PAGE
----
53Scuttelaria baicalensisbenzodiazepine[3H]flunitrazepam21.4 ± 1.42 [41]
54Scuttelaria baicalensisbenzodiazepine[3H]flunitrazepam10.1 ± 1.68 [41]
55Scuttelaria baicalensisbenzodiazepine[3H]flunitrazepam>100 [41]
56Scuttelaria baicalensisbenzodiazepine[3H]flunitrazepam0.14 ± 0.010.89 ± 0.06 [41,42]
57Scuttelaria baicalensisbenzodiazepine[3H]flunitrazepam22.6 ± 1.30 [41]
58Scuttelaria baicalensisbenzodiazepine[3H]flunitrazepam12.5 ± 1.58 [41]
59Scuttelaria baicalensisbenzodiazepine[3H]flunitrazepam1.27 ± 0.08 [41]
60Scuttelaria baicalensisbenzodiazepine[3H]flunitrazepam6.80 ± 1.18 [41]
61Scuttelaria baicalensisbenzodiazepine[3H]flunitrazepam32.8 ± 1.51 [41]
62Scuttelaria baicalensisbenzodiazepine[3H]flunitrazepam45.7 ± 2.48 [41]
63Tanacetum partheniumbenzodiazepine[3H]flumazenil129 [60]
63Salvia officinalisbenzodiazepine[3H]flumazenil30 ± 4 [65]
63Rhus pyroidesbenzodiazepine[3H]flumazenil10.0 ± 1.18 [59]
63Matricaria recutitabenzodiazepine[3H]flunitrazepam 4 [58]
66Artemisia herba-albabenzodiazepine[3H]flumazenil8 [66]
66Salvia officinalisbenzodiazepine[3H]flumazenil1.3 ± 0.2 [65]
67Salvia officinalisbenzodiazepine[3H]flumazenil350 ± 37 [65]
68Salvia coeruleabenzodiazepine[3H]flunitrazepam 200 [67]
68Salvia coeruleabenzodiazepine[3H]zolpidem 20 [67]
69Artemisia herba-albabenzodiazepine[3H]flumazenil100 [66]
70Artemisia herba-albabenzodiazepine[methyl-3H]DZP1.3 [68]
71Artemisia herba-albabenzodiazepine[methyl-3H]DZP22.7 [68]
78Hypericum perforatumbenzodiazepine[3H]flunitrazepam0.0149 [74]
78Searsia pyroidesbenzodiazepine[3H]flunitrazepam 37 [59]
79Searsia pyroidesbenzodiazepine[3H]flunitrazepam 28 [59]
85Mentha aquaticabenzodiazepine[3H]flumazenil2600 [78]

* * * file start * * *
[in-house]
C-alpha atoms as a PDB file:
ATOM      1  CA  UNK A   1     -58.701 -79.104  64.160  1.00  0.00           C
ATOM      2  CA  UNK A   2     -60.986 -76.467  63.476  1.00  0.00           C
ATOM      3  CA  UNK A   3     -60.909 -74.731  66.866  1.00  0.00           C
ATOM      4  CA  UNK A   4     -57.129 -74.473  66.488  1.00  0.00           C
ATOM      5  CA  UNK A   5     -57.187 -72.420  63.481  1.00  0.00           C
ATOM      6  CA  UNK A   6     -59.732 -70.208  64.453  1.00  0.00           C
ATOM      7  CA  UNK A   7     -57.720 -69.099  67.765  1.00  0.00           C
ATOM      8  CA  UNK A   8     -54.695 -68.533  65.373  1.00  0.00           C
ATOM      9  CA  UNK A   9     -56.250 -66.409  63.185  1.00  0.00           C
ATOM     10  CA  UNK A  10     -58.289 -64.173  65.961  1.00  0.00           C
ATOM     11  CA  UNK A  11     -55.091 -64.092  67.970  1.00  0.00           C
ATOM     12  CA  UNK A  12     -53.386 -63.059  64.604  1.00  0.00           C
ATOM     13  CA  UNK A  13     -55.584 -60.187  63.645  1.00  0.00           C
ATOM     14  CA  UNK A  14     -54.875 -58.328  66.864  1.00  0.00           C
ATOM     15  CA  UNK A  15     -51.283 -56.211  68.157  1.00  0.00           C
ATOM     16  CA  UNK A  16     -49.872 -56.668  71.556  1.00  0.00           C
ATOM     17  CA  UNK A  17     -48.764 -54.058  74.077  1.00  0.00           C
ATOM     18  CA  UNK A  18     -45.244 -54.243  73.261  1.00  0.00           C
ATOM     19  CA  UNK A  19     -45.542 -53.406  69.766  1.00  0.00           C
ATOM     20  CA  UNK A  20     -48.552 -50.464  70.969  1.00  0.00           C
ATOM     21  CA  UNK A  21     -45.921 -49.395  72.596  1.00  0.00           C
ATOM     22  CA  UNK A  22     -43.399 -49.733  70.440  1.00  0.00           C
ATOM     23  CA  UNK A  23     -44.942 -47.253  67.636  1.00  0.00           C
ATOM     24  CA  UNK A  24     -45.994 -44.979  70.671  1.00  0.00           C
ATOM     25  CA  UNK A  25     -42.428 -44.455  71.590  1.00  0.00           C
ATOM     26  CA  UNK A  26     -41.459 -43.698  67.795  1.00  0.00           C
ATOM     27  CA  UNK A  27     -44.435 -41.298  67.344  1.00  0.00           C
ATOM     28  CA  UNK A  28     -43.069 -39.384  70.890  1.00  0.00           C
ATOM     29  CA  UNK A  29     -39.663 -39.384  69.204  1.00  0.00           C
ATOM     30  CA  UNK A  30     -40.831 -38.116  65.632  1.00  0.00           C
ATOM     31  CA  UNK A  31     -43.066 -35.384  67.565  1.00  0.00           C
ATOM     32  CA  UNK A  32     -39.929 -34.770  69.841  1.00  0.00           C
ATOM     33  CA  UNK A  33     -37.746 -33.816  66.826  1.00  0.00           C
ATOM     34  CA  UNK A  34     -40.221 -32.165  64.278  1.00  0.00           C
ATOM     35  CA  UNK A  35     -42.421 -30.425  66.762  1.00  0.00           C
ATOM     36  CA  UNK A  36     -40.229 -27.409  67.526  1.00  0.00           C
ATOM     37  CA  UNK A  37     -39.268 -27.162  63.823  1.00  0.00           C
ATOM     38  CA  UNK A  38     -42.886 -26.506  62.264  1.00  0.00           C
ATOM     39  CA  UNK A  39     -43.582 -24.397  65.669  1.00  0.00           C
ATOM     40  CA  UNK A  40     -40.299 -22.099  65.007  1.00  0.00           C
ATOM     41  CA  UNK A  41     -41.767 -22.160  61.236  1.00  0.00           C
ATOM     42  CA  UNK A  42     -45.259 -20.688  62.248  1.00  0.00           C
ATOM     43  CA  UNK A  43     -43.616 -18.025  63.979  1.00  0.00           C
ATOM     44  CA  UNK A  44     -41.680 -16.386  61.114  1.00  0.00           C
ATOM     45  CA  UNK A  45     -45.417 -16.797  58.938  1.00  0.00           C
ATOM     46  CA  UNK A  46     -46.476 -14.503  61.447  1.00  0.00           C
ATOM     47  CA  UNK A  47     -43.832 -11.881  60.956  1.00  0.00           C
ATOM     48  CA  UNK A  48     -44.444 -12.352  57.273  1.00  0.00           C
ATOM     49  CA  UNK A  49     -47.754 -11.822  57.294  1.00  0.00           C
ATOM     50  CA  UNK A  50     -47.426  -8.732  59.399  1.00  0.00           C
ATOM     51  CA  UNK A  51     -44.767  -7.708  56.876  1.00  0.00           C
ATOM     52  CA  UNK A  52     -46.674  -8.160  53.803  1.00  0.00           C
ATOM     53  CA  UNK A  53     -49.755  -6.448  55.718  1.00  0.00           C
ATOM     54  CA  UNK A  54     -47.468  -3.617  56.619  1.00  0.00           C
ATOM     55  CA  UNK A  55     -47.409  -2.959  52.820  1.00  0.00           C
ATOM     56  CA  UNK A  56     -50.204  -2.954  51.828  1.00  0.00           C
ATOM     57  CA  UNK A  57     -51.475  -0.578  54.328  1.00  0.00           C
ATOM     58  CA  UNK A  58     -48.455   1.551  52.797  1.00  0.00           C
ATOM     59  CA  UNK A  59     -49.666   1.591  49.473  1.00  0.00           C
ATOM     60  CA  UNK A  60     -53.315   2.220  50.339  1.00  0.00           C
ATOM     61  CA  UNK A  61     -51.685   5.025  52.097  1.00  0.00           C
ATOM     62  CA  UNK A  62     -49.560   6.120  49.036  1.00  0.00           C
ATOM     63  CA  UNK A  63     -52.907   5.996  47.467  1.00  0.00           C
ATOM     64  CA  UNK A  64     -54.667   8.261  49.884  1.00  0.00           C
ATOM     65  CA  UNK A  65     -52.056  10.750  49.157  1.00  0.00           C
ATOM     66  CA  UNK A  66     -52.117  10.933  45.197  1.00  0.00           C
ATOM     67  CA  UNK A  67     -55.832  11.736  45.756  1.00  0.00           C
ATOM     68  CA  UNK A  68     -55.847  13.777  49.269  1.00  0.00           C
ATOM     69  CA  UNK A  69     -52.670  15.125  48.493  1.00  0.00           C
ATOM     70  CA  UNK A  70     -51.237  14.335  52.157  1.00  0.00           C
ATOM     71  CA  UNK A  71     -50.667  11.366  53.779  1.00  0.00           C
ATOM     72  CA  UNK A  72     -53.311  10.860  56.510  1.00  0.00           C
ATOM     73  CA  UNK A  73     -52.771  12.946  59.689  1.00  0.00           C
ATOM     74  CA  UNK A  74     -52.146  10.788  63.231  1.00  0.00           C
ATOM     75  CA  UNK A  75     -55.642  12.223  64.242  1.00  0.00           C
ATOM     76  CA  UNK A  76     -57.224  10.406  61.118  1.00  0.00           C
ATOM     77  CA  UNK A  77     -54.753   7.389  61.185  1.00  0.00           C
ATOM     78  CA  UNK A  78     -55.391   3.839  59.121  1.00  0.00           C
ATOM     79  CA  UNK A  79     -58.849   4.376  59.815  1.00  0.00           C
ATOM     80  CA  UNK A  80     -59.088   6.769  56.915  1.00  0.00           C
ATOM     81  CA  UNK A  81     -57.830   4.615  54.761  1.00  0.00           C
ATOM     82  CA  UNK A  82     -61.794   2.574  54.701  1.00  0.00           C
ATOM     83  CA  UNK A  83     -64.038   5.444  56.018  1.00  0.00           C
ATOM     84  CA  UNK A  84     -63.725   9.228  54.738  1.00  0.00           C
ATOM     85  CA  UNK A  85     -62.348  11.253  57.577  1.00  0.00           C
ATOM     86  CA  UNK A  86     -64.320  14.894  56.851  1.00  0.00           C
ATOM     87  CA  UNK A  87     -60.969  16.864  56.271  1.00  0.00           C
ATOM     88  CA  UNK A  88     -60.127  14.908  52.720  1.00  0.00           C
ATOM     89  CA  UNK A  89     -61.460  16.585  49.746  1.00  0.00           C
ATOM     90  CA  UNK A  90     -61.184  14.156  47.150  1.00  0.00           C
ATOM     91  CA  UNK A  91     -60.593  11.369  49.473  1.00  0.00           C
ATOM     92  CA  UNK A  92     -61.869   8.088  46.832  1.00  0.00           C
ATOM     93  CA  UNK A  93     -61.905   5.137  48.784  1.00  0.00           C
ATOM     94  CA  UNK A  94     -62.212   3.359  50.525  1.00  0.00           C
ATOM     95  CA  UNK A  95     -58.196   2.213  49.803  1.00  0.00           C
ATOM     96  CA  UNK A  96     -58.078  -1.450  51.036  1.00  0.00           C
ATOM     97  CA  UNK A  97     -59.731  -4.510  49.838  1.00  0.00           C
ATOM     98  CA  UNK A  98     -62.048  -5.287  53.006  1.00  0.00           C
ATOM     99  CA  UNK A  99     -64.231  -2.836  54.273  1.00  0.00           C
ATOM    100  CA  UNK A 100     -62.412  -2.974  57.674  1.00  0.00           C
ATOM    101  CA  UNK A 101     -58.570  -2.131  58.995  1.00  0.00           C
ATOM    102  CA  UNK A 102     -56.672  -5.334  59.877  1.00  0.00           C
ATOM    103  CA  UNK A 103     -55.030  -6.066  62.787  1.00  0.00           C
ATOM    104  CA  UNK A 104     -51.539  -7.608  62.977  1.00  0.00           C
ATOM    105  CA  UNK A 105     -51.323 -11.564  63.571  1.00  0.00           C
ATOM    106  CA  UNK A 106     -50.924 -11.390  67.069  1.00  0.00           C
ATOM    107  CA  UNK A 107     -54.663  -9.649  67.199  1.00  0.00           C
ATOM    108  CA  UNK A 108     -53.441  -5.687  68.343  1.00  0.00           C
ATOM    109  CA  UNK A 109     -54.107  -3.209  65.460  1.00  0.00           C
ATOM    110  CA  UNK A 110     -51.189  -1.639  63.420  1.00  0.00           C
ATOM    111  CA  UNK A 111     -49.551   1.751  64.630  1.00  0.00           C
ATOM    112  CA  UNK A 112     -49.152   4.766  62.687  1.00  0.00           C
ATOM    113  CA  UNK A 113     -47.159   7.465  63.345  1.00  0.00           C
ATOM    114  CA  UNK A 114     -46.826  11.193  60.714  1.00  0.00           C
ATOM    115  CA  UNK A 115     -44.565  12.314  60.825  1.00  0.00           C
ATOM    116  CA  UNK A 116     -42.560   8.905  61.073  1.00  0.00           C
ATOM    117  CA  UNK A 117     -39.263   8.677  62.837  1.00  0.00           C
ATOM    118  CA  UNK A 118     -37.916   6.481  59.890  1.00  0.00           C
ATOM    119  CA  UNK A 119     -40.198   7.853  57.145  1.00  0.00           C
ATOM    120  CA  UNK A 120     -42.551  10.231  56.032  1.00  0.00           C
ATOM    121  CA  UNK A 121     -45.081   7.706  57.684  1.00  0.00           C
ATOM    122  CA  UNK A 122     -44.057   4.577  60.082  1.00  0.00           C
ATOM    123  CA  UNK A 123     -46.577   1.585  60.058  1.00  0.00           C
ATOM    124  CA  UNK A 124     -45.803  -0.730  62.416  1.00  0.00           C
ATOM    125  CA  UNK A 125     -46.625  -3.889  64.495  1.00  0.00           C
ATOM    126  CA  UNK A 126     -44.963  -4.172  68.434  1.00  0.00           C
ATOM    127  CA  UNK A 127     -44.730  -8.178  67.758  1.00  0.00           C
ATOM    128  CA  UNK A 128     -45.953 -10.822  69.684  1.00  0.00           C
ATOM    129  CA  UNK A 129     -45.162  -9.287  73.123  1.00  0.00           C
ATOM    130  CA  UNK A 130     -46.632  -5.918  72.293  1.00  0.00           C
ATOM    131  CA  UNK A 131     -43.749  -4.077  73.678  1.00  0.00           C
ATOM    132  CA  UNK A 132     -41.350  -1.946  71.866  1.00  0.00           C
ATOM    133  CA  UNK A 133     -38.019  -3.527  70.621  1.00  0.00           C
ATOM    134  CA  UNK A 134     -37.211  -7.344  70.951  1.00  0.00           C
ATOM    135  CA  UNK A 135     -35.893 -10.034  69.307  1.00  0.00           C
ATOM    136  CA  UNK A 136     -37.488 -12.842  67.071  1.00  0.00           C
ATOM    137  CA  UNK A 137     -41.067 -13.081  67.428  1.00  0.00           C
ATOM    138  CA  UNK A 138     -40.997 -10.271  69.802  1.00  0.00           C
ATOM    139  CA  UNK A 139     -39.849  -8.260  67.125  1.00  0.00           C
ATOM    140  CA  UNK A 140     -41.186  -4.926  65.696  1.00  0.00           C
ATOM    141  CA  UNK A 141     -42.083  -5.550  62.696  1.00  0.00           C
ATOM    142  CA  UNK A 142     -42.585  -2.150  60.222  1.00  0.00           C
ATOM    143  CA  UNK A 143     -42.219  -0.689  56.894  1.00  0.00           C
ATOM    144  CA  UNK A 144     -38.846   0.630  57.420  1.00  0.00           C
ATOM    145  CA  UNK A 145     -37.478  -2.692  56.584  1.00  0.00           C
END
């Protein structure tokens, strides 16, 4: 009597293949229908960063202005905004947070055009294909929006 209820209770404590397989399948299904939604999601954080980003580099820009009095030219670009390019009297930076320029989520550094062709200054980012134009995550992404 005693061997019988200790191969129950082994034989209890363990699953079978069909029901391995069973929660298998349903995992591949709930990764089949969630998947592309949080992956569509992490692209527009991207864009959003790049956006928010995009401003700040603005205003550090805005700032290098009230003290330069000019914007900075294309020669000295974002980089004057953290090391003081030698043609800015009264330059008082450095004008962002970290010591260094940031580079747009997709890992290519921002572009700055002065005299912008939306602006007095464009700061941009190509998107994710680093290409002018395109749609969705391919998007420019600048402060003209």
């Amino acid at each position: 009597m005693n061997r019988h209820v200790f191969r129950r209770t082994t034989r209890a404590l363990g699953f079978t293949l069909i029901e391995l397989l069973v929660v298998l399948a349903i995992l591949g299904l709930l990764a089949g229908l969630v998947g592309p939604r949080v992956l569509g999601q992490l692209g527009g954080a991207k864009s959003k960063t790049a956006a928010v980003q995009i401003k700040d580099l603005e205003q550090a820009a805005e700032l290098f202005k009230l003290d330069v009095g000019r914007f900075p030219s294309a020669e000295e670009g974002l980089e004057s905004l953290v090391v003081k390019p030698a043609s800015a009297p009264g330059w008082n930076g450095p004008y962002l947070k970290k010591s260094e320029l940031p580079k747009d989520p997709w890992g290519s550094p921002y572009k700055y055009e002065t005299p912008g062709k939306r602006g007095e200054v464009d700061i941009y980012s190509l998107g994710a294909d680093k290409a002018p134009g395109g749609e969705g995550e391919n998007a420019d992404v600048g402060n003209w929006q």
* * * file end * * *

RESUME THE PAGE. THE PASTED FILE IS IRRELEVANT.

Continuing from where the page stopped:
87Scuttelaria baicalensisbenzodiazepine[3H]flunitrazepam21.4 ± 1.32 [41]
91Glycyrrhiza glabrabenzodiazepine[3H]flumazenil 1.63 [80]
98 benzodiazepine[3H]flunitrazepam 0.453 [84]
121Angelica dahuricabenzodiazepine[3H]diazepam8.0 ± 0.8 [98]
122Angelica dahuricabenzodiazepine[3H]diazepam0.36 ± 0.03 [98]
123Angelica dahuricabenzodiazepine[3H]diazepam12 ± 3 [98]
154 benzodiazepine[3H]flunitrazepam74.44 [120]
156 benzodiazepine[3H]flunitrazepam15.69 [120]
157 benzodiazepine[3H]flunitrazepam90.02 [120]
160 benzodiazepine[3H]flunitrazepam130.9 [124]
181Cyperus rotundusbenzodiazepine[3H]flunitrazepam 105.0 ± 1.60 [134]
186Mentha aquaticabenzodiazepine[3H]flumazenil190,000 [78]
199Salvia miltiorrhizabenzodiazepine[3H]flunitrazepam0.3 [146]
200Salvia officinalisbenzodiazepine[3H]flumazenil7.2 ± 0.7 [65]
201Salvia officinalisbenzodiazepine[3H]flumazenil0.8 ± 0.1 [65]
205Aloysia virgatabenzodiazepine[3H]flumazenil 111 ± 13 [150]
206Aloysia virgatabenzodiazepine[3H]flumazenil 56 ± 19 [150]
2Colchicum szovitsiiTBPS/picrotoxin[35S]TBPS 25% of 10 µM allopregnanolone10[22]